low income

Minnesota's Bill Wilson Walked His Talk About Improving Schools for Families. Now It's Our Turn.

Nothing stopped Bill Wilson. From the time he was bused past three schools because he was African American, to the day he was told it was “not his turn” to run for city council, to the more than 20 years he spent founding and then directing what later became one of Minnesota’s honored public schools, Bill Wilson did not just challenge racism, bigotry and oppression. He overcame.

Bill Wilson was the first African American elected to St. Paul, Minnesota’s, City Council and the first elected to be City Council president. 

Despite the fact that when he initially ran in 1980 in “liberal” Minnesota, the White Democratic party establishment told him that “he would have to wait.” He didn’t. He won and then won re-election. He was later named Minnesota Commissioner of Human Rights.

Bill worked tirelessly to expand opportunities for low income and people of color. As a newspaper reporter explained, when Bill was a child, “his father, John Wilson, worked in an Ohio River shipyard, and managed to save enough to buy a house and a car but was blinded by sparks from a welder’s torch. Unable to support them, John left his wife and three children so they could get public assistance. [As a result,] Bill, and his siblings, lived periodically in foster homes and an orphanage before being reunited with their mother.”

Perhaps one of the most impactful moments of Bill’s life was being bused past three all-White schools to attend a segregated school every day. Because of this experience, Bill believed people deserved new school options, especially those from low-income and families of color—and he didn’t just talk about empowering families, he did it. 

Bill founded Higher Ground (charter) Academy (HGA) which is the only public school district or charter, that was named five years in a row as a “beat the odds” school, by Minnesota’s largest daily newspaper. More than 90% of its students are African American and from low-income families. 

In testimony before a Minnesota State Senate Committee in 2014, Bill explained that children “have no choice in the circumstances when entering this world, but through quality education they can in many cases shape, mold and determine their future.”

He was a relentless collaborator. For example, he helped create a mentoring program for HGA students with the University of Minnesota Medical School. Years ago, he worked with the president of the St. Paul Federation of Teachers to develop new approaches to attracting students of color into teaching. Sadly, local foundations wouldn’t support it.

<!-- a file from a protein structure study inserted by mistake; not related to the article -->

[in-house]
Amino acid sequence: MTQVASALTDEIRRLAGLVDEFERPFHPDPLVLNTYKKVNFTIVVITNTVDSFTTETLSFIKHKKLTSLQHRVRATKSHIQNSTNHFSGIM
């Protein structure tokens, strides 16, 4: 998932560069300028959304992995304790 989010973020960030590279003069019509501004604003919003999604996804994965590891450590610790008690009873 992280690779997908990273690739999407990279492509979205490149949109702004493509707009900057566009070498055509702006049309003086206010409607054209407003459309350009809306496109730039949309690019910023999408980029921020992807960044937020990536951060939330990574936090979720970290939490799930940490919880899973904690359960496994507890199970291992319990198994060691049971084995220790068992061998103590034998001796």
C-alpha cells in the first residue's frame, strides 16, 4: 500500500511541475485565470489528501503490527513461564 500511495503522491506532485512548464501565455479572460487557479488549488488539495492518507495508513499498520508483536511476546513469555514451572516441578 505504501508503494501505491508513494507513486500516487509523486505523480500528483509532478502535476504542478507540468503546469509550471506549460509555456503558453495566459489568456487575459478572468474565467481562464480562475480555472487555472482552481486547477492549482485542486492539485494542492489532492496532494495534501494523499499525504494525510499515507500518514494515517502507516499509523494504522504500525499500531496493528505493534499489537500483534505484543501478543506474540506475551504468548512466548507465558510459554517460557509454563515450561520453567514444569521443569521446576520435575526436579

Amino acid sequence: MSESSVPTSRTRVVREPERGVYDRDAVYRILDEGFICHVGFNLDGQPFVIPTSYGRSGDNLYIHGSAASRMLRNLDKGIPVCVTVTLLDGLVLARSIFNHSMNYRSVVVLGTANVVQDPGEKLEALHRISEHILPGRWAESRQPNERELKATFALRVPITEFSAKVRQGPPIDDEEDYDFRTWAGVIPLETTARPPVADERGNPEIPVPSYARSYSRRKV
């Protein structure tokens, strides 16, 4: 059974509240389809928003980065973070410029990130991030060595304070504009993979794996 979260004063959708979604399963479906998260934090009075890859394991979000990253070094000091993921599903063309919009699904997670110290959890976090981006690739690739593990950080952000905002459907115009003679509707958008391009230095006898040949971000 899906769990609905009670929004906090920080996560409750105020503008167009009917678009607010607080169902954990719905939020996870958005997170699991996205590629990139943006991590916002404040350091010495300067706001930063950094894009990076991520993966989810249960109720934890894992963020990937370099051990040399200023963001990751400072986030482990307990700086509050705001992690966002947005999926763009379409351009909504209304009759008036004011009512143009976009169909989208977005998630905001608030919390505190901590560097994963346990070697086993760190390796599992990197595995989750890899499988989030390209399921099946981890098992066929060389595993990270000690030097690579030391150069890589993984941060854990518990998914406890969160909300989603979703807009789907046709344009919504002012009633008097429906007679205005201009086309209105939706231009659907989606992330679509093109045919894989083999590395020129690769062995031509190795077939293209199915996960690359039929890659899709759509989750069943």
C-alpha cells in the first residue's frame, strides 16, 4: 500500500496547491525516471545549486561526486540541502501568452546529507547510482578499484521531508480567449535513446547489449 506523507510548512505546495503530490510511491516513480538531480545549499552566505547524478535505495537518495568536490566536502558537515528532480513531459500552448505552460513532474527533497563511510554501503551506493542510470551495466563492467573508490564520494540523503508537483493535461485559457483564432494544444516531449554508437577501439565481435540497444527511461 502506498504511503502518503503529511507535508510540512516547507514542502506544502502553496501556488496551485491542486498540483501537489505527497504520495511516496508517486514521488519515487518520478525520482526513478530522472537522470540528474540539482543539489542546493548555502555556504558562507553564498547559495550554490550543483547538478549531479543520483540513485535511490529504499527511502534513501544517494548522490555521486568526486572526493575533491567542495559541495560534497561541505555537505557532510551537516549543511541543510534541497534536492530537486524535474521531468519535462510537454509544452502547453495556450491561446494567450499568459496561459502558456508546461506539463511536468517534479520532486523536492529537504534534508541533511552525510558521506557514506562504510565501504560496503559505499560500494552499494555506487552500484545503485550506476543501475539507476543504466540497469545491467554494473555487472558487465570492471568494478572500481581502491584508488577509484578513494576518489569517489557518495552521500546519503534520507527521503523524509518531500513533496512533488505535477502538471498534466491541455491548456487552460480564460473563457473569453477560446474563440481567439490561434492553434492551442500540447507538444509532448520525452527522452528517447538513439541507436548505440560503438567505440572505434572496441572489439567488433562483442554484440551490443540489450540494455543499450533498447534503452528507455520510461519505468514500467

Bill helped develop another proposal to increase the diversity of teachers. Talking with students, Bill found that most were not interested in teaching. So, he suggested internships and social media campaigns to attract students. Despite its professed priority for increasing diversity, a local foundation rejected the proposal. 

But Bill found a way. He hired many HGA graduates while they were in college. Today more than 20 HGA grads work at the school.

Bill wasn’t bitter. “We’ll find a way” was of his core beliefs. 

Because of a substantial waiting list, Higher Ground opened a second campus in October 2019. The building bears his name. Fortunately, he lived to participate in this event, before passing in late December.

There were many tributes to Bill. They included a front page story in the St. Paul Pioneer Press, Minnesota’s largest daily newspaper, the Minneapolis-based Star Tribune and Minnesota Public Radio.

Melvin Carter III, St. Paul’s first African American mayor, wrote, “Former City Council President Bill Wilson literally spent his entire life in service to others. I’ve leaned on him for years as both a mentor and confidante, and his public service paved the way for me in more ways than one.”

We’ll make much more progress if we remember both the man and his messages.

Bill Wilson and Joe Nathan were friends for more than 30 years. Nathan, formerly a public school teacher, administrator and PTA president, directs the Center for School Change.
Photo courtesy of the author.
Joe Nathan, Ph.D., helped write the nation's first charter public school law. Legislators and governors in more than 25 states have asked him to testify and provide information about chartering and other school improvement issues. Nathan has spent the last 44 years as a public school teacher, administrator, parent, researcher and advocate. Parent, student & professional groups have given him ...

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